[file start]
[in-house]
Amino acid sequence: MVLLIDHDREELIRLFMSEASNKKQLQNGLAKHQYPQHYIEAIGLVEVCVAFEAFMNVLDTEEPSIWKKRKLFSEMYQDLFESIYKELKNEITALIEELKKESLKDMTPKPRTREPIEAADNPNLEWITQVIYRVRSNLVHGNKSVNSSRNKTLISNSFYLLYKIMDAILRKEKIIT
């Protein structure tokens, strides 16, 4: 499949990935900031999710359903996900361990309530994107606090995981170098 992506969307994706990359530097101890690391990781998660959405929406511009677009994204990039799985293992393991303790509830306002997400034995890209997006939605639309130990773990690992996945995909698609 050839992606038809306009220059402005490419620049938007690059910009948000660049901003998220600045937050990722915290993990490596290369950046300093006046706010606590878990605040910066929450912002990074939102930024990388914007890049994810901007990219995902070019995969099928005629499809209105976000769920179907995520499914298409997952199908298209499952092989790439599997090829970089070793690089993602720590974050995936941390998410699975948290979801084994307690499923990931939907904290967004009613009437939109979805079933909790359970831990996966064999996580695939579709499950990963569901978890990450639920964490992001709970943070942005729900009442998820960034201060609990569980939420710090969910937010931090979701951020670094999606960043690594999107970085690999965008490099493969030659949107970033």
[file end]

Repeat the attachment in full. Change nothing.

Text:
[in-house]
Amino acid sequence: MVLLIDHDREELIRLFMSEASNKKQLQNGLAKHQYPQHYIEAIGLVEVCVAFEAFMNVLDTEEPSIWKKRKLFSEMYQDLFESIYKELKNEITALIEELKKESLKDMTPKPRTREPIEAADNPNLEWITQVIYRVRSNLVHGNKSVNSSRNKTLISNSFYLLYKIMDAILRKEKIIT
């Protein structure tokens, strides 16, 4: 499949990935900031999710359903996900361990309530994107606090995981170098 992506969307994706990359530097101890690391990781998660959405929406511009677009994204990039799985293992393991303790509830306002997400034995890209997006939605639309130990773990690992996945995909698609 050839992606038809306009220059402005490419620049938007690059910009948000660049901003998220600045937050990722915290993990490596290369950046300093006046706010606590878990605040910066929450912002990074939102930024990388914007890049994810901007990219995902070019995969099928005629499809209105976000769920179907995520499914298409997952199908298209499952092989790439599997090829970089070793690089993602720590974050995936941390998410699975948290979801084994307690499923990931939907904290967004009613009437939109979805079933909790359970831990996966064999996580695939579709499950990963569901978890990450639920964490992001709970943070942005729900009442998820960034201060609990569980939420710090969910937010931090979701951020670094999606960043690594999107970085690999965008490099493969030659949107970033």